With a new Carter Elementary now assured, County Mayor Tim Burchett deserves cheers, but only in the sense that you clap for stragglers in a charity 5k run who were just trying to prove they could finish. To get the school, Burchett expended a lot of political capital and left himself vulnerable to a 2014 challenger. A well-known Republican—County Commission chairman Mike Hammond, for example—could exploit Burchett's weaknesses and upset the incumbent.
Many communities have schools in need of repair and renovation but have not gotten the attention Burchett gave to Carter. A challenger could mobilize them into a sizable base of support.
Burchett made additional enemies with this year's budget. He made good on a campaign promise to rein in the Development Corporation, but only by trimming their yearly contribution from $700,000 to $600,000. For an organization with $12 million in cash assets and $24 million in land holdings, the cut was minor compared to hits taken by organizations like Ijams Nature Center and Beck Cultural Exchange Center. Seniors, a major voting bloc, saw Burchett eliminate their ability to ride KAT buses for free.
Even county residents without a stake in those battles should be concerned by Burchett's methods. As mayor, he has no independent spending authority. He is supposed to carry out the budgeting decisions of the school board and Commission.
The responsible way to fund new construction at Carter would have been to draw from the surplus in the county's general fund while pledging to find ways to replace the money. If a year's efforts failed to meet the goal, he could reconcile the difference in next year's budget.
Instead, Burchett put his faith in the market to come up with a lower price for the new school. That failed, so he started liquidating assets and asserting control over the proceeds. He decided to sell off the county's mulching and composting facility in Solway. At auction, it yielded less than half of what the county had invested in it.
You can hardly blame him for wanting to ditch a mulch yard, but if you look up compost producers in the Yellow Pages, you'll find that Knox County is the only local entity with a permit for processing biosolids and animal waste. The county also has an obligation under state law to reduce the amount of solid waste it sends to landfills.
For former solid waste director John Evans, now deceased, that obligation became a personal mission. Starting around 1997, Evans worked to get the county into the green-waste recycling business, educating himself in the techniques and securing funds to purchase and develop the Solway facility.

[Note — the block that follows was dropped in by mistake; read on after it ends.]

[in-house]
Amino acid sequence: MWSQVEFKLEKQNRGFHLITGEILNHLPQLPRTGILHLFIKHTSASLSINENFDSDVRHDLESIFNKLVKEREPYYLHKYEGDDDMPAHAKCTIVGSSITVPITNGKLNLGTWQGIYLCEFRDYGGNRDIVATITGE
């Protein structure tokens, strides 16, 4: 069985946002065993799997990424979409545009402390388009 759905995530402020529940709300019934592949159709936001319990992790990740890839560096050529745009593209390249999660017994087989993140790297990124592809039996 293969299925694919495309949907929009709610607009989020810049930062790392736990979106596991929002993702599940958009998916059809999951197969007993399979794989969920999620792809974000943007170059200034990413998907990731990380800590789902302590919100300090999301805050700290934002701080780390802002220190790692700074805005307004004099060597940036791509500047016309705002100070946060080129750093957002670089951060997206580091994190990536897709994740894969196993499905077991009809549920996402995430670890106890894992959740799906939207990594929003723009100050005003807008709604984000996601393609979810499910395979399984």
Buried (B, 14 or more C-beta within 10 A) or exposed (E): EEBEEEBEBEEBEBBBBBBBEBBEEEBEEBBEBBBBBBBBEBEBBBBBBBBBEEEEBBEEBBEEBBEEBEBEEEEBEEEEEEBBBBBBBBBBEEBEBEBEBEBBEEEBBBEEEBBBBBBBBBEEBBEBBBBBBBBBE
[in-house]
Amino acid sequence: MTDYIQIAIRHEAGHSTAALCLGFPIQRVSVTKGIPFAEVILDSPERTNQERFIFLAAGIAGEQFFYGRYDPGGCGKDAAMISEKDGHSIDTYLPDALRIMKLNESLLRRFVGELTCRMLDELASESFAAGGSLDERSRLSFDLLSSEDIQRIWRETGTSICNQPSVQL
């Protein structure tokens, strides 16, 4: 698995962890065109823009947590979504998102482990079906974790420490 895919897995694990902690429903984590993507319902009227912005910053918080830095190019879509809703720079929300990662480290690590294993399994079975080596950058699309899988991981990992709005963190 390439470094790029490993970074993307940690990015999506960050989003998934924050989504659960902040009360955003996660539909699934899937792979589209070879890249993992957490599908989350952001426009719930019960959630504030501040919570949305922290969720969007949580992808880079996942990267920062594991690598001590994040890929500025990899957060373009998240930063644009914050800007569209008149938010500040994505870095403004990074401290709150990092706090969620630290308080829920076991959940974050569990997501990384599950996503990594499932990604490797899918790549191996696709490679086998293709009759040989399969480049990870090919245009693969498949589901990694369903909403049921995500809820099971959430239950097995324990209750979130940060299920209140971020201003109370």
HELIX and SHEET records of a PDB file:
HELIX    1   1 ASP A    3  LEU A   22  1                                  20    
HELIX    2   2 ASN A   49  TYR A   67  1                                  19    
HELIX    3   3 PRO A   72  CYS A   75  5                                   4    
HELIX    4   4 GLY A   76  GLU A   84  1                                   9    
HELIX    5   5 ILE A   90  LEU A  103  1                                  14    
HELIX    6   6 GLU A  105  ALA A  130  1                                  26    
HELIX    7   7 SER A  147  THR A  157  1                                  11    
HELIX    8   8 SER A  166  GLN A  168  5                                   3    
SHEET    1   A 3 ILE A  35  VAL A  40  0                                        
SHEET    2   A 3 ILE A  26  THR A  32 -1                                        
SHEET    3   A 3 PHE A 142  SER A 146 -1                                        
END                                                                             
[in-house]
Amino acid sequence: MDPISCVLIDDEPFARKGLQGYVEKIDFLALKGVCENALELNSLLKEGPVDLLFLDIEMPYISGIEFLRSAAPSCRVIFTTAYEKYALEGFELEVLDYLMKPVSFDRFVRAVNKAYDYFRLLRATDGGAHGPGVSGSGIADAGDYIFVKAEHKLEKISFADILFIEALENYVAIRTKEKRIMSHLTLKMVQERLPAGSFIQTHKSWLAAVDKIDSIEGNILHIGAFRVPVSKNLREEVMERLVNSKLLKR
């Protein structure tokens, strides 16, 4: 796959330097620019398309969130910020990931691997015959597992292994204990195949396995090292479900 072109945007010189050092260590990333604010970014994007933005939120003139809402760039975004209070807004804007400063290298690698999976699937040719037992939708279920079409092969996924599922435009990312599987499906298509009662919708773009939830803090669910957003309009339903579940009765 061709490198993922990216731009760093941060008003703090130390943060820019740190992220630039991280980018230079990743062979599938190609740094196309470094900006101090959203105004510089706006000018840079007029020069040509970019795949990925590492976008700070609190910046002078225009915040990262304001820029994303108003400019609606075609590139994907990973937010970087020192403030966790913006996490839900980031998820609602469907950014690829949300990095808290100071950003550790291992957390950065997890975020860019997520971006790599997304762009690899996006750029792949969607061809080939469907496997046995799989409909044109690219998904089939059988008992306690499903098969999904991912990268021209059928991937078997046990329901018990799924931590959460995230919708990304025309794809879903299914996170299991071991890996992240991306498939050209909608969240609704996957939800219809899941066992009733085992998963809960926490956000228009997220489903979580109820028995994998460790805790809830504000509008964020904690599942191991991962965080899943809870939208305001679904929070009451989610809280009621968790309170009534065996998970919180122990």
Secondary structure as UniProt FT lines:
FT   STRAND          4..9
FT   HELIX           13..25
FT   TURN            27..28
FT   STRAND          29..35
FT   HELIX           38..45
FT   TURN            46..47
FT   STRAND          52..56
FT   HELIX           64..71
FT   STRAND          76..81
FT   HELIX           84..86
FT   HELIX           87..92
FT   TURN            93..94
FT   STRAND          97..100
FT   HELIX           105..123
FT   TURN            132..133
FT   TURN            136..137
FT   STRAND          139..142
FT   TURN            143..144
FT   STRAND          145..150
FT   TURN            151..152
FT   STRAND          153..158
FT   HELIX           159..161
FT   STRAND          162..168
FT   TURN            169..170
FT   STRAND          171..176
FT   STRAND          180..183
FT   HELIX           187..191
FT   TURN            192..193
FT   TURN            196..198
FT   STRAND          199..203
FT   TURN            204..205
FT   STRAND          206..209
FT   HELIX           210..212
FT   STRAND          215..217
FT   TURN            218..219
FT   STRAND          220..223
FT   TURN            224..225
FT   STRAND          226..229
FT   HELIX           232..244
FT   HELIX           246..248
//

The first operator terminated their contract prematurely because the facility was too small to meet demand, particularly with Evans aiming to add composting to the repertoire. A grant intended for expansion was instead used to repair a detention pond under which a sinkhole had opened.
The second operator, Natural Resources Recovery of Tennessee, was persistently in trouble with TDEC for their management of the site, but Mayor Mike Ragsdale had no interest in funding the needed expansion. Evans ended up waiving a revenue-sharing agreement with NRRT, though he had no authority to do so. A private citizen discovered this and had filed a lawsuit just months before Evans died. The facility and the contract to manage it became a growing headache for the county.
In reviewing the saga for the county, attorney Pam Reeves found that Evans acted outside protocol several times. While she found Evans' dedication to his recycling goals admirable, she wrote, "County employees are public servants, not private business people who can make decisions based on their personal wishes or desires. [They] do not have the luxury of doing things to suit themselves or their personal agendas."
Those criticisms apply just as well to Mayor Burchett. If he continues his loose ways, a candidate who pledges to improve schools throughout the county without selling off assets at a loss just might win the voters' favor.